I got very interested in George Kelly while researching my book, THE DRAMA OF MARRIAGE. I wasn't crazy about his early hits, THE TORCH BEARERS and THE SHOW OFF, loved the film versions of CRAIG'S WIFE, but felt that his later, less appreciated work, was his best, particularly the quirky comedy, THE FATAL WEAKNESS, first produced in 1946. The Mint Theatre has given this forgotten play (119 performances in 1946 and barely seen since) a pitch-perfect production, thanks to director Jesse Marchese and a fine cast.
THE FATAL WEAKNESS is a play about marriage form the point of view of three middle-class women. Mrs. Espinshade, the central character, loves to crash weddings and cry at their romance and idealism. Her daughter Penny has been listening to lectures by a Russian radical and believes marriages are "an arrestment of the spirit." Her husband has left her after too many of her pronouncement against the ideal of marriage. Mrs. Espinshade's divorced best friend Mabel doesn't see how two people can stay together for long periods of time. Meanwhile, Mr. Espinshade, has fallen in love with a woman doctor. The crux of the play is Mrs. Espinshade's varied, often bizarre responses to her husband's adultery.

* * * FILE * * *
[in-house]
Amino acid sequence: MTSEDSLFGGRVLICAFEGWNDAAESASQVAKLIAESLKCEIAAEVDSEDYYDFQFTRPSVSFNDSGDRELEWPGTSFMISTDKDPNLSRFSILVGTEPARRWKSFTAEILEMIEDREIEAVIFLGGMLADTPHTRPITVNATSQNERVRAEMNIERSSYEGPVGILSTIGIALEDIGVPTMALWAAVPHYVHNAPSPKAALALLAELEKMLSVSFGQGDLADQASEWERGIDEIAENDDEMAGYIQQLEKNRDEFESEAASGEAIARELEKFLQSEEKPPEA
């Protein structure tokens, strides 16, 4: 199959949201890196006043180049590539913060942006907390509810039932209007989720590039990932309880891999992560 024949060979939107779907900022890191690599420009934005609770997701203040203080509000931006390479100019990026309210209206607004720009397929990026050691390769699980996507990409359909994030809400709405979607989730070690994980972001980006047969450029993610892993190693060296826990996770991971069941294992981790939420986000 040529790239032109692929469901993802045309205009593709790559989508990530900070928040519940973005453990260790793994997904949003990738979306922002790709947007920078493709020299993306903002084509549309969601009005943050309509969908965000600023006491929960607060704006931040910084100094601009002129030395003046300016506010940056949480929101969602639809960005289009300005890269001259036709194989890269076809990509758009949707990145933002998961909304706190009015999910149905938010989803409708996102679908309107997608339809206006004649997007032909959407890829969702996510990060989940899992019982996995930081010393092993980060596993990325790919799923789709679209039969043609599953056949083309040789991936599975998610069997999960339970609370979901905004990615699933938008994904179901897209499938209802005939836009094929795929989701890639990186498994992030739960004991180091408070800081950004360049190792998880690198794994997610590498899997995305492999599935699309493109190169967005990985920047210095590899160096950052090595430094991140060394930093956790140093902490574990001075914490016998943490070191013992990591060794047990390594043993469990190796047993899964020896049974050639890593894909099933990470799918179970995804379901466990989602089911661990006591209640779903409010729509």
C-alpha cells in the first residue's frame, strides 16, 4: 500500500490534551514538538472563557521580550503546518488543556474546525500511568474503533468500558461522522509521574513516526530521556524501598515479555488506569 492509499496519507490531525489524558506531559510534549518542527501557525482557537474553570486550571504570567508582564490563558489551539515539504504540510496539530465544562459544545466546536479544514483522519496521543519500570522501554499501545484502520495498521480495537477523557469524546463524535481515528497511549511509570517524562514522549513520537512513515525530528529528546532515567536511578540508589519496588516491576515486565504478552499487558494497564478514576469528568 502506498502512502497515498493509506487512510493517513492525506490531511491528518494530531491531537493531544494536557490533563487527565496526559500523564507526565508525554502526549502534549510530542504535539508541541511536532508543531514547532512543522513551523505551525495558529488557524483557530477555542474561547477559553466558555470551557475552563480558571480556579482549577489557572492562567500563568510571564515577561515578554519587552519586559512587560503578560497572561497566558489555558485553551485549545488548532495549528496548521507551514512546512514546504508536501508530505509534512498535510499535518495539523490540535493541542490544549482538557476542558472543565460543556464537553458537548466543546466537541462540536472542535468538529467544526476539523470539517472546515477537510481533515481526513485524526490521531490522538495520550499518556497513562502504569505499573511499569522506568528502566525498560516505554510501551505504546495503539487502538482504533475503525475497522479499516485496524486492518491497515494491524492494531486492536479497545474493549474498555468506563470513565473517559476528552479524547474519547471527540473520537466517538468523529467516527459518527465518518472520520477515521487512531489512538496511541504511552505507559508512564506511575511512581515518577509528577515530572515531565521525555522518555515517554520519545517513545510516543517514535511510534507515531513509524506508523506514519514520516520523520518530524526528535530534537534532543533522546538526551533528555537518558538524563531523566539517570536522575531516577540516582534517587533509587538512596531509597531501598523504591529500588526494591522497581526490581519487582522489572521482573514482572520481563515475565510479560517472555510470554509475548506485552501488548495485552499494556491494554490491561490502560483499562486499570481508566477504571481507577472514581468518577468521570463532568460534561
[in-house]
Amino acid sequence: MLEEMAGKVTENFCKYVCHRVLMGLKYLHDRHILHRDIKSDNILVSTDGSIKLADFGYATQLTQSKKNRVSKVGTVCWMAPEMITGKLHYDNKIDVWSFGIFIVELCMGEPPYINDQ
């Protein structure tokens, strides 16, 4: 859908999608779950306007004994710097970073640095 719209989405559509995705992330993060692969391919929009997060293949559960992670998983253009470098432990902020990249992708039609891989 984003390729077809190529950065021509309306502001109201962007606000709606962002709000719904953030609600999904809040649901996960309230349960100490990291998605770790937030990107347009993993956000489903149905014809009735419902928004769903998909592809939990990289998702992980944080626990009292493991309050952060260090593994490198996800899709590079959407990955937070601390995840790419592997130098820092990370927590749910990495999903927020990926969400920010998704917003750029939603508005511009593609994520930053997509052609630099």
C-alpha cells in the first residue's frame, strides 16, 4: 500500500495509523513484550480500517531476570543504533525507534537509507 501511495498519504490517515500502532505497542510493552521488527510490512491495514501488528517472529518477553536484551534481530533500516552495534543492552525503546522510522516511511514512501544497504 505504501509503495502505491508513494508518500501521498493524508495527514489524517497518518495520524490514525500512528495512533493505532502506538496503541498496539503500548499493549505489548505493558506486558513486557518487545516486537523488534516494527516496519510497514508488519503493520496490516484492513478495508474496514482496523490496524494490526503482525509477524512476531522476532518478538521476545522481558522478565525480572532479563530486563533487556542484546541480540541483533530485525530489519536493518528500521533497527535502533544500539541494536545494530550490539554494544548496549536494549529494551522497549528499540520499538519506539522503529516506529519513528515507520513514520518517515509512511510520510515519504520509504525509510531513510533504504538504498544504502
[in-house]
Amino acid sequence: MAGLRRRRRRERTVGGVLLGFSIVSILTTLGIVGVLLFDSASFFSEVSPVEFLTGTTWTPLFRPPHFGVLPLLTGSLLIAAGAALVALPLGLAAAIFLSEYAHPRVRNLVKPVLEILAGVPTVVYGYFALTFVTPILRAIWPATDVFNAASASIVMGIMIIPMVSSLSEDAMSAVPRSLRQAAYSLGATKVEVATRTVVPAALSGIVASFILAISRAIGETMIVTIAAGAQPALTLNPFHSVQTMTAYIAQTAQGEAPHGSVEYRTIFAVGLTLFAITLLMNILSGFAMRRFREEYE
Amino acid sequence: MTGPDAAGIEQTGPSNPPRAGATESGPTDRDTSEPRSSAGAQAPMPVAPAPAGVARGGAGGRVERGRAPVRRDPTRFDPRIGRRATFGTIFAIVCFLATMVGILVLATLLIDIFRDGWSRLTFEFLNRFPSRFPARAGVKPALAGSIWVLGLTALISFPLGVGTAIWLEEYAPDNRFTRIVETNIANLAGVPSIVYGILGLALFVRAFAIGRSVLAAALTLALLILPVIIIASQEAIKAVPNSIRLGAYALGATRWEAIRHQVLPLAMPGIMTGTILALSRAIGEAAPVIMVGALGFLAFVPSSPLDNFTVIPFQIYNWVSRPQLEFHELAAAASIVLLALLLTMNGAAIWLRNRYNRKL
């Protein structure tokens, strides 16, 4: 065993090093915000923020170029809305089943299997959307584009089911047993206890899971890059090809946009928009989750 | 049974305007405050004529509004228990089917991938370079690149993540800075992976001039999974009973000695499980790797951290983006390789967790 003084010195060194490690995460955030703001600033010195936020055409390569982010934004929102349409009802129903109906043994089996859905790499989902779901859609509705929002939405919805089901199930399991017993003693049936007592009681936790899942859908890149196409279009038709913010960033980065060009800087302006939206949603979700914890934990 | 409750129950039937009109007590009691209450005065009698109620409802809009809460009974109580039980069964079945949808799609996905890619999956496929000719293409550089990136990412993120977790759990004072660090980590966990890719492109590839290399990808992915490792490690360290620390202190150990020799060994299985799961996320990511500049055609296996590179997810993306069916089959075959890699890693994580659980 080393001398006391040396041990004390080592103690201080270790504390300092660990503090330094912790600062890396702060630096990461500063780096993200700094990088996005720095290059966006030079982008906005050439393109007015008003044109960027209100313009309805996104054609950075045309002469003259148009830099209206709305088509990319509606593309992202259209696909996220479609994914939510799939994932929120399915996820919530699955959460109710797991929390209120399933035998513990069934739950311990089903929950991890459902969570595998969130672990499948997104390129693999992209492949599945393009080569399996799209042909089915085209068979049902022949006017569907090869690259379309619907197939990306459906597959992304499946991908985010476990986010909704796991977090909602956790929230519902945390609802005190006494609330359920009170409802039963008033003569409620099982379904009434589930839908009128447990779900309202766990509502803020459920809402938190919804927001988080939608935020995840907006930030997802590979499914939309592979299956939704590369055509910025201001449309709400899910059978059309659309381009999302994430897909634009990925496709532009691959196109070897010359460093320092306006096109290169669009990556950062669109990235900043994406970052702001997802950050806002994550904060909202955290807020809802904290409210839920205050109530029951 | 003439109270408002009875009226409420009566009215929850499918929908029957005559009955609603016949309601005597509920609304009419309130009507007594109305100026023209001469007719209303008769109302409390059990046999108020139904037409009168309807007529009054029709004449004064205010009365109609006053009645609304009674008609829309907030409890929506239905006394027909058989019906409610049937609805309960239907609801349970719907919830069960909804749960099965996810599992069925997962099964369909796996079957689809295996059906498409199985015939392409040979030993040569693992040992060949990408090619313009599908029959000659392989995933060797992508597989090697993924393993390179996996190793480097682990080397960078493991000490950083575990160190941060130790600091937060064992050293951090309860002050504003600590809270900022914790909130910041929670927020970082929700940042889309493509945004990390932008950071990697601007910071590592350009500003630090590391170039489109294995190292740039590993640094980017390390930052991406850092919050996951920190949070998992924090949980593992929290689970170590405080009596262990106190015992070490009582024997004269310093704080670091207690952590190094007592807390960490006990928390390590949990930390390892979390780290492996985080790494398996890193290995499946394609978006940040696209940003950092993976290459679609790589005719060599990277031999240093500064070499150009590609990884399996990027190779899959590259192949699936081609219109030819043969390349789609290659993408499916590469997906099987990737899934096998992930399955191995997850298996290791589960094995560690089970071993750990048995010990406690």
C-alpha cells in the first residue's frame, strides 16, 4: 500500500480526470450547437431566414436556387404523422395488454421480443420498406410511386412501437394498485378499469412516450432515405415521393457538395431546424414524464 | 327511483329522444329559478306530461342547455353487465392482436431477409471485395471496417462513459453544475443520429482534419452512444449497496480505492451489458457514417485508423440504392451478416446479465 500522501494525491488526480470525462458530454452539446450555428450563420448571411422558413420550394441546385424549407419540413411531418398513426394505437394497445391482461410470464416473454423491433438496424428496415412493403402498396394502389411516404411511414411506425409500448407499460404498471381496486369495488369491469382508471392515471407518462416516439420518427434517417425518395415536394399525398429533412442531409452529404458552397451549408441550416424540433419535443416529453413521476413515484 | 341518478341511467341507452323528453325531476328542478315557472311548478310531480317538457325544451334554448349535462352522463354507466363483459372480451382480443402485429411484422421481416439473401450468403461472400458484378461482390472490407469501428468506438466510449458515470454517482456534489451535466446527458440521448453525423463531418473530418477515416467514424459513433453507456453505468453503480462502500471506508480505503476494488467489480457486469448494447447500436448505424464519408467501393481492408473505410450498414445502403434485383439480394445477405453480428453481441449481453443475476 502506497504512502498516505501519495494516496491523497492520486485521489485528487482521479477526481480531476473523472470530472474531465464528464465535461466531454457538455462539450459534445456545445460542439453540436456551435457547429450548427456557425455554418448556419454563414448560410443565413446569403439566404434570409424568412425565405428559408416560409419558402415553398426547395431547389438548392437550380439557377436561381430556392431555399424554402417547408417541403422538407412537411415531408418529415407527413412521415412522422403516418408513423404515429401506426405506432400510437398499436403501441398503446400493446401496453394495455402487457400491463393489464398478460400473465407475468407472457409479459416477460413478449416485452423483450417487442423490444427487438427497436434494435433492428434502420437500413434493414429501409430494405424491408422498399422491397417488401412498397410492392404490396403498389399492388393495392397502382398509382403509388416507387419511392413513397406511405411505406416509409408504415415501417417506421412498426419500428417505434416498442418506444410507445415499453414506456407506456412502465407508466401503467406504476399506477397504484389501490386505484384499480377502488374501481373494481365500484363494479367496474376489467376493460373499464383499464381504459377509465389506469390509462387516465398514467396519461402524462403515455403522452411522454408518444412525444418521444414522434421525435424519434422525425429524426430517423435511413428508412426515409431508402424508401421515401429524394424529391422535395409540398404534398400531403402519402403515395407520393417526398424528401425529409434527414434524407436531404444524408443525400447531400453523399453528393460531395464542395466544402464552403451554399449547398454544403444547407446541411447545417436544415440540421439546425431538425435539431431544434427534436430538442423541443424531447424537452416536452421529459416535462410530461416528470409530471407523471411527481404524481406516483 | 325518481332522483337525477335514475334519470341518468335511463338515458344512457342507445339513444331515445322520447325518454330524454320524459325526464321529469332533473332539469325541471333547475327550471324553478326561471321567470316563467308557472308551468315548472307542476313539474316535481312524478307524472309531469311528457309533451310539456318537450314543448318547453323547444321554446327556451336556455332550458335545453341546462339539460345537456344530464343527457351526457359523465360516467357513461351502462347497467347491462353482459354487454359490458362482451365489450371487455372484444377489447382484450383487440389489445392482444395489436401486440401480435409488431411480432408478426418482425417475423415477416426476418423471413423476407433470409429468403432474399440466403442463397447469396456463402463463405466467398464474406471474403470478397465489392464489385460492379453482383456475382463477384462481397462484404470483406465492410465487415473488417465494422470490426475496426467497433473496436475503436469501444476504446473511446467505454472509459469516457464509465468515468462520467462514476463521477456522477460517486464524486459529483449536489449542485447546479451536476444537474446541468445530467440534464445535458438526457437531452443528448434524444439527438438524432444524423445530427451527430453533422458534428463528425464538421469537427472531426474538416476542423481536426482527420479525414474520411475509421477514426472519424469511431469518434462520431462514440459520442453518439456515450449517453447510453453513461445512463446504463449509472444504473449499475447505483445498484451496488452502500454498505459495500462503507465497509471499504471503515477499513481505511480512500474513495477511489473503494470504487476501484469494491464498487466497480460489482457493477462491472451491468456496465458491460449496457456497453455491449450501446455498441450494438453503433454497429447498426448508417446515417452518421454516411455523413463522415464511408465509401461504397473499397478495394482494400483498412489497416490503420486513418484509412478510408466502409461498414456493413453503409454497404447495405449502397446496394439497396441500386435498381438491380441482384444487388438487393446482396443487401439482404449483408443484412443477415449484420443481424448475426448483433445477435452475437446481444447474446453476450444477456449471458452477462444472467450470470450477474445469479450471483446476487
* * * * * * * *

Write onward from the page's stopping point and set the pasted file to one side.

There are very funny moments in the play, but Kelly is also serious about his satire on affluent women who have nothing to do -- no careers, no real interests, no solid personalities. Mrs. Espinshade is constantly quoting other people, making a personal drama of things she has heard, the more sentimental the better.
Jesse Marchese's excellent production is a strong argument for the many merits of THE FATAL WEAKNESS. The production is fast paced in the manner of 1930s screwball comedies. The characters talk at a fast clip and their inflections echo those of actors and actresses in classic film comedies of the black and white era. There's a real sense of an ensemble style. Marchese is a director to watch. The mirrored wall setting (Vicki R. Davis) and the costumes (Andrea Varga) are beautiful and elegant. The cast couldn't be better. At first I thought Kristin Griffith was too glamorous for Mrs. Espinshade (I imagined her more as a Zazu Pitts type), but the line readings and wonderful facial expressions were perfect for the role. There isn't a weak link in the cast. This production, like last season's LONDON WALL, was of as high a quality as you will find at any New York theatre.
If you haven't discovered the Mint Theatre, tucked on the third floor of an office building on 43rd Street right next to Second Stage, do find it. Not everything they do is of this caliber, but they deserve the loyal patronage of anyone interested in theatre.
THE FATAL WEAKNESS. Mint Theatre. September 7, 2014.